In the same way, we need an ideal temperature range to function, as is the case with the microorganisms in the compost heap. Certain temperatures make the composting process go faster and destroy pathogens and weed seeds in the compost pile.

If the temperature of the pile does not increase, what happens is that the pile begins to rot due to anaerobic microbes that begin to act. People often prefer to keep their compost under the sun to ensure it doesn’t lose heat.

Should A Composter Be In Sun Or Shade?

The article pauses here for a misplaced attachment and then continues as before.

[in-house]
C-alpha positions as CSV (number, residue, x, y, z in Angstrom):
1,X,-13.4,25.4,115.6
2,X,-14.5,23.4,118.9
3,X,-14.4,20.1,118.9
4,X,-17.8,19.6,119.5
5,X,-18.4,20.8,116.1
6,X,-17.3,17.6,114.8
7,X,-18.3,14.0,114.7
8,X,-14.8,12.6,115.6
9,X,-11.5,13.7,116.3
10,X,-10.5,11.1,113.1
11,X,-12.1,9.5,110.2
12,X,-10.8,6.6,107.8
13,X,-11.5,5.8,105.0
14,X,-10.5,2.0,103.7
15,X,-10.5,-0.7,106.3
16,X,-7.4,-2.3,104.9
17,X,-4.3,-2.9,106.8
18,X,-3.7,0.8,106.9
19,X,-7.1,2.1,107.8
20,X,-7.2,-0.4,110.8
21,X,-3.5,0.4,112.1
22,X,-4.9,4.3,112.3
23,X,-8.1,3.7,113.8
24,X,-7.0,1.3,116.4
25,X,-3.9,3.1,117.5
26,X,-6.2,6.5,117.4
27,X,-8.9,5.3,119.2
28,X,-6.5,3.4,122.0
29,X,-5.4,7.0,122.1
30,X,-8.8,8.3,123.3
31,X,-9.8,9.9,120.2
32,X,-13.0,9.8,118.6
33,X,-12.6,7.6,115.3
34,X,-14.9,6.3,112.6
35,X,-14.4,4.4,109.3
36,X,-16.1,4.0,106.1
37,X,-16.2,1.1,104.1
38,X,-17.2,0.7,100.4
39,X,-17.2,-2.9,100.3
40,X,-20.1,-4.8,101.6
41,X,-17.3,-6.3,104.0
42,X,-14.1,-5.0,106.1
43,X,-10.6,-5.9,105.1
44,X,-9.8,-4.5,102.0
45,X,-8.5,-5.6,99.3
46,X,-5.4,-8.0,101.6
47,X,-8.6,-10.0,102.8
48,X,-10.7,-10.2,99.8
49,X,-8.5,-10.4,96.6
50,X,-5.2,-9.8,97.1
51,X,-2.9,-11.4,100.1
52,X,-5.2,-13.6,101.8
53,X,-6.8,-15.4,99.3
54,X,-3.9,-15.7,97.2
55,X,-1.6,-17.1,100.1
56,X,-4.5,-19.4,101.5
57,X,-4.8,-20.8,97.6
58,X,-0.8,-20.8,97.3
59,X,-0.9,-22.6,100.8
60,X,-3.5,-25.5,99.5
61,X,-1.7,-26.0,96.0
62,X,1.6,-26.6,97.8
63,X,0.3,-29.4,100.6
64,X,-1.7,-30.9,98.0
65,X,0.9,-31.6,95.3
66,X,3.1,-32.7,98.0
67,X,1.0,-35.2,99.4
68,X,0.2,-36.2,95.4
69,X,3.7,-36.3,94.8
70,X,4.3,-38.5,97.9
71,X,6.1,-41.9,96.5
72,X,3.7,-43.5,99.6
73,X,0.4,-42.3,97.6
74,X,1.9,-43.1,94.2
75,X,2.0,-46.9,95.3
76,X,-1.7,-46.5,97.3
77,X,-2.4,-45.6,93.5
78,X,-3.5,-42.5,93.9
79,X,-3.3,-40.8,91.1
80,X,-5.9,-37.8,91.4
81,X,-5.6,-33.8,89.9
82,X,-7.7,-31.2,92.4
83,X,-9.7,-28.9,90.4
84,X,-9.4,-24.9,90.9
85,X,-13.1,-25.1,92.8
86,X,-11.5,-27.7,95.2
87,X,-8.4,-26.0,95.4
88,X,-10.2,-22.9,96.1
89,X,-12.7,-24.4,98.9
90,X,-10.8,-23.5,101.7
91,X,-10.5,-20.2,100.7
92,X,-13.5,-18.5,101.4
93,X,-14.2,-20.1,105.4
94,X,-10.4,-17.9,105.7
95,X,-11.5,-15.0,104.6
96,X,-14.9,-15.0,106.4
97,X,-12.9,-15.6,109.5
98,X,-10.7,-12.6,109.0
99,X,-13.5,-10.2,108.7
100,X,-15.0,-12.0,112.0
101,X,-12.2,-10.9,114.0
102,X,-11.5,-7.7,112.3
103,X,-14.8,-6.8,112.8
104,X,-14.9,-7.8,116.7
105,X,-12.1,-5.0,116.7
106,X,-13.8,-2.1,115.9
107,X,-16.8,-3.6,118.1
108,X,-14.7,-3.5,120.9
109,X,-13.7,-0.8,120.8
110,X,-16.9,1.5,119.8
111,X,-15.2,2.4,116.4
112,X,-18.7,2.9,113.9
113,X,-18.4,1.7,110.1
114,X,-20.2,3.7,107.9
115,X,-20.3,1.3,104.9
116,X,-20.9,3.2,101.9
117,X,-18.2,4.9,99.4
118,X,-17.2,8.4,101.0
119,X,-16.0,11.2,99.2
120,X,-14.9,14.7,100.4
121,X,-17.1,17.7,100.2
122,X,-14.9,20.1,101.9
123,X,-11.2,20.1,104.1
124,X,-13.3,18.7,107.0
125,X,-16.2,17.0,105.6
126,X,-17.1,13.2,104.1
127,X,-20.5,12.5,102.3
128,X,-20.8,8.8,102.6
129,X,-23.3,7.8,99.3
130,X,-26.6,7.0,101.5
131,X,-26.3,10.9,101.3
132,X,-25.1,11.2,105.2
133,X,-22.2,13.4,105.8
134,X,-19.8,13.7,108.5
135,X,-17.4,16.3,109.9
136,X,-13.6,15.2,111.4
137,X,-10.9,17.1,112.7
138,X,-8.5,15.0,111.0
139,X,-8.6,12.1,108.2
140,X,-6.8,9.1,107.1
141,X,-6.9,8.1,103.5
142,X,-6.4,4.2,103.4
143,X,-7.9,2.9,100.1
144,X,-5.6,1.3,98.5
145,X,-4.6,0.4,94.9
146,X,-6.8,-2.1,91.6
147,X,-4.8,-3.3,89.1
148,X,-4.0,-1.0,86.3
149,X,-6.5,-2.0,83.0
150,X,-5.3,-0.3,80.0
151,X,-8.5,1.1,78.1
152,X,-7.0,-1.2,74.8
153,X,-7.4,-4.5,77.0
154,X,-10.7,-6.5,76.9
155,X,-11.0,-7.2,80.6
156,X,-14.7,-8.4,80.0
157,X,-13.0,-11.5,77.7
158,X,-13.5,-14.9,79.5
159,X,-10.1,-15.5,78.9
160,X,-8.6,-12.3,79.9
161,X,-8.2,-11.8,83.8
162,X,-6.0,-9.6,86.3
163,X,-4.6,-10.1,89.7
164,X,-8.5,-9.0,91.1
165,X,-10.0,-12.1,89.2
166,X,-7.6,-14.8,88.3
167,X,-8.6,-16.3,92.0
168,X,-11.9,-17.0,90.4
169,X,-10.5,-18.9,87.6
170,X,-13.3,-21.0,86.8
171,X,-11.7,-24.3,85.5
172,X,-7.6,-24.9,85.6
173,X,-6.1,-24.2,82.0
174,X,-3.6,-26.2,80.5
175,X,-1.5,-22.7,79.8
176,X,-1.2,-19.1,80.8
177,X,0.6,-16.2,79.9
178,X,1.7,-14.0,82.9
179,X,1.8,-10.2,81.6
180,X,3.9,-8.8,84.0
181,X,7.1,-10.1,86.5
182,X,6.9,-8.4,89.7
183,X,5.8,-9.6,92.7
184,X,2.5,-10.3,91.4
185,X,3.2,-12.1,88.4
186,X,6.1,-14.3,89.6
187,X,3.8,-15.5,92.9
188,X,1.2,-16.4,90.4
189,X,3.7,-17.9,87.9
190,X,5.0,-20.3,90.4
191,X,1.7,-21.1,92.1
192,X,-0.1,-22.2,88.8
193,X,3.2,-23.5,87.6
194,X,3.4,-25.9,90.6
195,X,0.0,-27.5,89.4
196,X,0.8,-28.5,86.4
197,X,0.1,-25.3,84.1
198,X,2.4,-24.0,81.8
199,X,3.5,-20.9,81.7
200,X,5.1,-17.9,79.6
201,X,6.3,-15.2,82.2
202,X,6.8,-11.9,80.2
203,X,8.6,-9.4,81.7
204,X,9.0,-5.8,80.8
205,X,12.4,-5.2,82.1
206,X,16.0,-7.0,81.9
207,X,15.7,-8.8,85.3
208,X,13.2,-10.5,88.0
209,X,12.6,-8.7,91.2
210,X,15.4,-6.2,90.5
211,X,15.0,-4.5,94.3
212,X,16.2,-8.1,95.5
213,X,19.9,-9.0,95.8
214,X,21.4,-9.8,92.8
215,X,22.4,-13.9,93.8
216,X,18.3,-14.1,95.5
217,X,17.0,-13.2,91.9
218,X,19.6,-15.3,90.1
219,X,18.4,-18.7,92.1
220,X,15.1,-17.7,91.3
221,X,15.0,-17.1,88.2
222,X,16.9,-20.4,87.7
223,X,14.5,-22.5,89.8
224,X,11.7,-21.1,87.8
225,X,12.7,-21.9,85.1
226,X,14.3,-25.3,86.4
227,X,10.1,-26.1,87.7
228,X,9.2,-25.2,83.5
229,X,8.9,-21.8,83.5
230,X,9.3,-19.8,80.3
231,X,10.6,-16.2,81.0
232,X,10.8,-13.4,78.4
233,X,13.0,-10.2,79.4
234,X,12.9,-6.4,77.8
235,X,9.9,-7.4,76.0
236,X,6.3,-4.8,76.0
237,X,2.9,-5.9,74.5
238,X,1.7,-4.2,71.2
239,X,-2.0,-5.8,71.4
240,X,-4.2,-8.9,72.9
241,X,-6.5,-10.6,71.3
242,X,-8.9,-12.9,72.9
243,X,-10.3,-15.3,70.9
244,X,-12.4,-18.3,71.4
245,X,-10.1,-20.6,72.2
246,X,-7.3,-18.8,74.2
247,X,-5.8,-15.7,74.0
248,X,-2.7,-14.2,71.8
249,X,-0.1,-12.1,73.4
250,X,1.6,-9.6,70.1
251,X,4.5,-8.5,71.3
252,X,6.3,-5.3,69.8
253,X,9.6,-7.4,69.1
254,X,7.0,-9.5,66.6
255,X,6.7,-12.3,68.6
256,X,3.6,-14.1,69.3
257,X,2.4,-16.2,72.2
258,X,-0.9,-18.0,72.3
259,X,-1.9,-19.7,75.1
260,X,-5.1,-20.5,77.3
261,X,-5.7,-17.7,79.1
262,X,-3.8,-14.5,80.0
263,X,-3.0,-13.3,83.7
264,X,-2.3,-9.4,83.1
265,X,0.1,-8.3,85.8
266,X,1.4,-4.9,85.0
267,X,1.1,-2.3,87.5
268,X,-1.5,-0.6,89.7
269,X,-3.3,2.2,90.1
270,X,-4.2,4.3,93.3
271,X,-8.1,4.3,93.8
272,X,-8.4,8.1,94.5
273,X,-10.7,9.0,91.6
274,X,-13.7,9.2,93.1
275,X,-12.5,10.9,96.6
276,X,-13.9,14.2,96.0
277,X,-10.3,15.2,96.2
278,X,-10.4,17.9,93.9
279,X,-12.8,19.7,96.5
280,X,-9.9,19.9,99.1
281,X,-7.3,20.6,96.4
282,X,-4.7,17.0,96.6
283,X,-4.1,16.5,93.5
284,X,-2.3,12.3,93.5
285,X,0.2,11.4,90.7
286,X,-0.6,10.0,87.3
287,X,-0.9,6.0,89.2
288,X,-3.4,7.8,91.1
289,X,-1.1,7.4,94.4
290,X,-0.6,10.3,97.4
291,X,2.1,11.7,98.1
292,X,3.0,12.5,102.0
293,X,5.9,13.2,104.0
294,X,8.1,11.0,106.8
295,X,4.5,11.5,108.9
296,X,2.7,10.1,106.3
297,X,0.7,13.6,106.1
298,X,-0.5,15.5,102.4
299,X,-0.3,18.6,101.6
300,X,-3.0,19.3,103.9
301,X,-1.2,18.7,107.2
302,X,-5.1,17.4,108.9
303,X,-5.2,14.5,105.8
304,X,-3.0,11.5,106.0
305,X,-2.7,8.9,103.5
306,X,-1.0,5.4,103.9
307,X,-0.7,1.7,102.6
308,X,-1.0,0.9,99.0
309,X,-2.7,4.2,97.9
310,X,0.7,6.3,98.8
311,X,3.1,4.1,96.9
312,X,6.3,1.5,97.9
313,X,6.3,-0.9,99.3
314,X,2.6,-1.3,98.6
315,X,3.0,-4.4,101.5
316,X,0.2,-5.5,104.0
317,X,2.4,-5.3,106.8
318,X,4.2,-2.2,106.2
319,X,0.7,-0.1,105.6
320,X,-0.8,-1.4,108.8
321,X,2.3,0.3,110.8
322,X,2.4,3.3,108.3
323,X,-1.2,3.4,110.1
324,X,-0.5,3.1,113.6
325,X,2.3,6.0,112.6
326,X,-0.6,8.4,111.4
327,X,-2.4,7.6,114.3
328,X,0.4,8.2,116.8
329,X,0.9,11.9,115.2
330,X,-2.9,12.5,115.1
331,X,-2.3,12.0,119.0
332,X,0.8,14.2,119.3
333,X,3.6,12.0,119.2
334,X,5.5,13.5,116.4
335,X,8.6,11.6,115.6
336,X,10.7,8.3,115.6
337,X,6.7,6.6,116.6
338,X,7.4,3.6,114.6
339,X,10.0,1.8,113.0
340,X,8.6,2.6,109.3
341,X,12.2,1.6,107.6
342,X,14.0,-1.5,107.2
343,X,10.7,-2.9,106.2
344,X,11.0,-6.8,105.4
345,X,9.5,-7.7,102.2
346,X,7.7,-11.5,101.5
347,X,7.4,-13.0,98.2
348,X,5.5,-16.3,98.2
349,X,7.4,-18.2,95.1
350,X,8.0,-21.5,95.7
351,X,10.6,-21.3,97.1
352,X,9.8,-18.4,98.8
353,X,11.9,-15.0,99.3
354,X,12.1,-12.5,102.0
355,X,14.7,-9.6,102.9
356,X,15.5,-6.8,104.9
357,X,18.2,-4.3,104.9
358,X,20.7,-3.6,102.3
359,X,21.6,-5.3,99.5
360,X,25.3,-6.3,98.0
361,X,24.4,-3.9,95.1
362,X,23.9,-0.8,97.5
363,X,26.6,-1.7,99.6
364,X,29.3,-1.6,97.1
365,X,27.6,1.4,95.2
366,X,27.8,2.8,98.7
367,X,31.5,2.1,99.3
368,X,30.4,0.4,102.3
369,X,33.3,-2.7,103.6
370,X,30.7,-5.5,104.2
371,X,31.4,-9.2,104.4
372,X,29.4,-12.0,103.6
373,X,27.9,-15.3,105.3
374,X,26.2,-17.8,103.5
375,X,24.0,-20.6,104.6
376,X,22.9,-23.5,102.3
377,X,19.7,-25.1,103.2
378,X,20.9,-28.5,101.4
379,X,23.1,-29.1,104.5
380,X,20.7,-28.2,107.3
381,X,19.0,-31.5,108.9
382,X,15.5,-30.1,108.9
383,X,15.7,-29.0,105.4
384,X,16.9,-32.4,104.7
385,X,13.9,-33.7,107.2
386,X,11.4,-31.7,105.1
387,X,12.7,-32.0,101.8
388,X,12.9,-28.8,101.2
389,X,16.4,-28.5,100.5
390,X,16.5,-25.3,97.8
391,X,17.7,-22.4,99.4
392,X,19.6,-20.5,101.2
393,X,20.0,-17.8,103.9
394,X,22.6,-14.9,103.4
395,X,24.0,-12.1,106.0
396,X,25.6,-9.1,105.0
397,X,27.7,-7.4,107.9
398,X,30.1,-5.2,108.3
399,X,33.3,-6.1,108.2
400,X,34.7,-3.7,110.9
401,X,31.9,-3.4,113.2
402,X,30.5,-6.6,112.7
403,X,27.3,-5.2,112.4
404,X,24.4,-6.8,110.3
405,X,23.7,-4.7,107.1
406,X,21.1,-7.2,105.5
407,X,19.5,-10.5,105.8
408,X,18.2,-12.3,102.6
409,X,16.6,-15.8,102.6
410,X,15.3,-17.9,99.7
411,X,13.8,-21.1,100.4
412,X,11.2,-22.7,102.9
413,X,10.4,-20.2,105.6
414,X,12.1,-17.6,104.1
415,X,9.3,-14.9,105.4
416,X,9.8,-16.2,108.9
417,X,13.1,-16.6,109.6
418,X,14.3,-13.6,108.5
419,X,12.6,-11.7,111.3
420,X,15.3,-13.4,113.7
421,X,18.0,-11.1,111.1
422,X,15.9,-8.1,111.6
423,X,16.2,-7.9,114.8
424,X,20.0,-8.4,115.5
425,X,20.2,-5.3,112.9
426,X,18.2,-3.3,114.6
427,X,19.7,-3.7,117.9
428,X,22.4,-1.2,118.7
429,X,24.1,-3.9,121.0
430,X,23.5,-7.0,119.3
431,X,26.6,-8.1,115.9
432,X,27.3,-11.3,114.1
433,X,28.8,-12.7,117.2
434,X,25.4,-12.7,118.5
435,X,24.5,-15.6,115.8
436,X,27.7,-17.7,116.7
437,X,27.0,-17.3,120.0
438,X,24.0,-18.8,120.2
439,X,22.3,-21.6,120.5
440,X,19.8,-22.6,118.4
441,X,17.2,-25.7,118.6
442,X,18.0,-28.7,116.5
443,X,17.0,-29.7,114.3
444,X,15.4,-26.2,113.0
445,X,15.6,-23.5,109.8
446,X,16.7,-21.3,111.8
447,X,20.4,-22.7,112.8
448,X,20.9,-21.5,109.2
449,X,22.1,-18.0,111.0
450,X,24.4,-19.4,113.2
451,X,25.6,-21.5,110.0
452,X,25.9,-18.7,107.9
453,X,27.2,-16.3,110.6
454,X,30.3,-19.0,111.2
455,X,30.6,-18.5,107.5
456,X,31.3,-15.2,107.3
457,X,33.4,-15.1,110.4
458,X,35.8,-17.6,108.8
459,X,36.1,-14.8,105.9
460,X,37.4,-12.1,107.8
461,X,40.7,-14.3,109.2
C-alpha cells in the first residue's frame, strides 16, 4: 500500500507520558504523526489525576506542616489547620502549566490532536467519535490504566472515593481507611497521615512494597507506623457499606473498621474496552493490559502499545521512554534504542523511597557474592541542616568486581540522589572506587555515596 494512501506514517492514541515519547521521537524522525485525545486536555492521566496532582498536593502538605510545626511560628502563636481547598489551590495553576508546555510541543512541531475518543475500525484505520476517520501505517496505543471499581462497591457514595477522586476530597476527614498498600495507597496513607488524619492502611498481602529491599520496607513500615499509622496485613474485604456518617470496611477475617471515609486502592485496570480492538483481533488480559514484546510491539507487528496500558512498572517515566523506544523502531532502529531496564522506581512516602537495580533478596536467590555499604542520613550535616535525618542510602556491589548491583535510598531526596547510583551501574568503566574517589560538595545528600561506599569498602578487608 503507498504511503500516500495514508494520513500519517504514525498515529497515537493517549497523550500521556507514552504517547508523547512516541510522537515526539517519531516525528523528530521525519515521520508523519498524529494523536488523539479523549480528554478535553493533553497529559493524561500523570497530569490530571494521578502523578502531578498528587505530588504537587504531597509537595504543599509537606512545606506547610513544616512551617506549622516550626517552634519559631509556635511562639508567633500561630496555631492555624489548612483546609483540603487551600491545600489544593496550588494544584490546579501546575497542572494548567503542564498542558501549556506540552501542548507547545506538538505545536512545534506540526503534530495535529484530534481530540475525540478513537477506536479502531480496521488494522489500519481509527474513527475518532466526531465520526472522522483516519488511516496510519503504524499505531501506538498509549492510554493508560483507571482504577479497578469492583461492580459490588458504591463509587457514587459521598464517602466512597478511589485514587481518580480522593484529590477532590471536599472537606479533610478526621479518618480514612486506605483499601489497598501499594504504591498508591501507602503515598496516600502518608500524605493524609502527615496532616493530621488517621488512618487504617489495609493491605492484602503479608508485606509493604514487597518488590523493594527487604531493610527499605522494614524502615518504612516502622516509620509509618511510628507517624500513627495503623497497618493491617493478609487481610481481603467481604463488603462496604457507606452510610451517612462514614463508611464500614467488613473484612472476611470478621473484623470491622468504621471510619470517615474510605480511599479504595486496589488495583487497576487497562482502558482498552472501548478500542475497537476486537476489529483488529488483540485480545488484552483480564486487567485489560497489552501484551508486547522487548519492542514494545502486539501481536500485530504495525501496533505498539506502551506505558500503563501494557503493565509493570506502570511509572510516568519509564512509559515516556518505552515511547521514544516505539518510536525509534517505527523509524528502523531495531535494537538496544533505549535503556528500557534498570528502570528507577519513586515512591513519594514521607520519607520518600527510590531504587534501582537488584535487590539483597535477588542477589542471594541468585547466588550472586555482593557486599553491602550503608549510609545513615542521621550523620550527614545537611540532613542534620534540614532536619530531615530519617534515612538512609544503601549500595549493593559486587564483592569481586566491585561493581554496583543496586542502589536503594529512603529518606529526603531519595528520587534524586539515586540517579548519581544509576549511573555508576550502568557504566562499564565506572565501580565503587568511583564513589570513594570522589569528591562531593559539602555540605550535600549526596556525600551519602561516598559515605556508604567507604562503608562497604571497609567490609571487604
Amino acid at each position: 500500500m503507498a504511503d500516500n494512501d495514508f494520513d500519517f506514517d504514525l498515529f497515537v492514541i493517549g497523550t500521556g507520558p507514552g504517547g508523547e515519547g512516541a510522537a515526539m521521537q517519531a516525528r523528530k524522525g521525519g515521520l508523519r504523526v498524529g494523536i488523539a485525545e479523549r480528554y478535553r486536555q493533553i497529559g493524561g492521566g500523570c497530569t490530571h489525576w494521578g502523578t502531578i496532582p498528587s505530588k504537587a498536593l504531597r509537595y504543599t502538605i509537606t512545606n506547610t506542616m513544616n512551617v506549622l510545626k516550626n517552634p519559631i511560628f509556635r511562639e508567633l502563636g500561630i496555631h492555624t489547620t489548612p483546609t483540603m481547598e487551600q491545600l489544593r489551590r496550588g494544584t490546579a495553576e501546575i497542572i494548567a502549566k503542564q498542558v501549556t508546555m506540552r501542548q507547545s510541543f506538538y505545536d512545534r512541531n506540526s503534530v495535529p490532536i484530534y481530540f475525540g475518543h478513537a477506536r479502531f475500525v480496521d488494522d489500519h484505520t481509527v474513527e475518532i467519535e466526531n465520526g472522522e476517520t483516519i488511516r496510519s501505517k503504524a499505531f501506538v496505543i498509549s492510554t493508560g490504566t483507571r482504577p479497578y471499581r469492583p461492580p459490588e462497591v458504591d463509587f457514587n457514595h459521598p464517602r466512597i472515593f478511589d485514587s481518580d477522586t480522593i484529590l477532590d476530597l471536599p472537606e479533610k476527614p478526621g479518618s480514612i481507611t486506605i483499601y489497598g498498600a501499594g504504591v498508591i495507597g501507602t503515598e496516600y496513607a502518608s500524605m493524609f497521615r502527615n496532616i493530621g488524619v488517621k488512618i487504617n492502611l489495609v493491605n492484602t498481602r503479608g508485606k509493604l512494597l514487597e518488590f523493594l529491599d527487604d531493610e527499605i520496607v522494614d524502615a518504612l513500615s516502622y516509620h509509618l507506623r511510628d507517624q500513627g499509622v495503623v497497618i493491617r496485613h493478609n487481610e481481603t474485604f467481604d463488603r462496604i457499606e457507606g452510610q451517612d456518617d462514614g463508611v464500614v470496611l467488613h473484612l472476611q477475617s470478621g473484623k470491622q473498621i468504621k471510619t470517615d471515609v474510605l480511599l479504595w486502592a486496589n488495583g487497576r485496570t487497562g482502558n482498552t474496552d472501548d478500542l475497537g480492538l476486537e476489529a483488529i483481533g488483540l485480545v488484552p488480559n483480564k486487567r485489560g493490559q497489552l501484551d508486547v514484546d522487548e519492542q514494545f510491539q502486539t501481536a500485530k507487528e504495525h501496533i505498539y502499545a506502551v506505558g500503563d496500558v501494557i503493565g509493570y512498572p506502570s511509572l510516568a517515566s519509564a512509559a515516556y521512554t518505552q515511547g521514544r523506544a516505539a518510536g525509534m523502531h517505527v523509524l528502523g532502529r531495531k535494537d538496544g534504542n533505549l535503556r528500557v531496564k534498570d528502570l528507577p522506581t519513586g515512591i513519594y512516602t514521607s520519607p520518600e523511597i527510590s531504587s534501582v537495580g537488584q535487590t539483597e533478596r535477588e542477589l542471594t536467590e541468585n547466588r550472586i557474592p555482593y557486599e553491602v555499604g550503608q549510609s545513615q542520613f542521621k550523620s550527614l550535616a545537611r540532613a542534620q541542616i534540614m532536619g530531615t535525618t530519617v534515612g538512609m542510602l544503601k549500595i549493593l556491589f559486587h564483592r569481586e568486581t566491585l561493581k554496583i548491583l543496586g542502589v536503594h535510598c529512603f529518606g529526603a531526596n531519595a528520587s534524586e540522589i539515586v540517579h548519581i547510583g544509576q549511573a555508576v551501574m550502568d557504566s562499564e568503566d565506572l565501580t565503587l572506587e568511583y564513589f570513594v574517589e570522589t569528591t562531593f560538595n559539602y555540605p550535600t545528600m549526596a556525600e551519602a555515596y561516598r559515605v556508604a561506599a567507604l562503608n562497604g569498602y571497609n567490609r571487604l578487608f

Should A Composter Be In Sun Or Shade?

The solution to this question depends on the composting you are going for. There are two types of compost:

Hot Compost

Cold Compost

These two types of compost are as opposite in name as their processes are different. Let’s have at each of them:

Hot Composting

It is the aerobic process of making compost where microorganisms that need oxygen to decompose compost materials act on compost materials to decompose them.

This composting method controls the composting conditions, which increases the rate at which organic wastes decay.

In the proper condition, oxygen-needing microorganisms break down the compost materials, creating heat in the system. The temperatures in a pile then rise to sometimes as hot as 160°F (71°C).

Condition For A Successful Hot Compost

Six necessary conditions must be met for successful hot composting: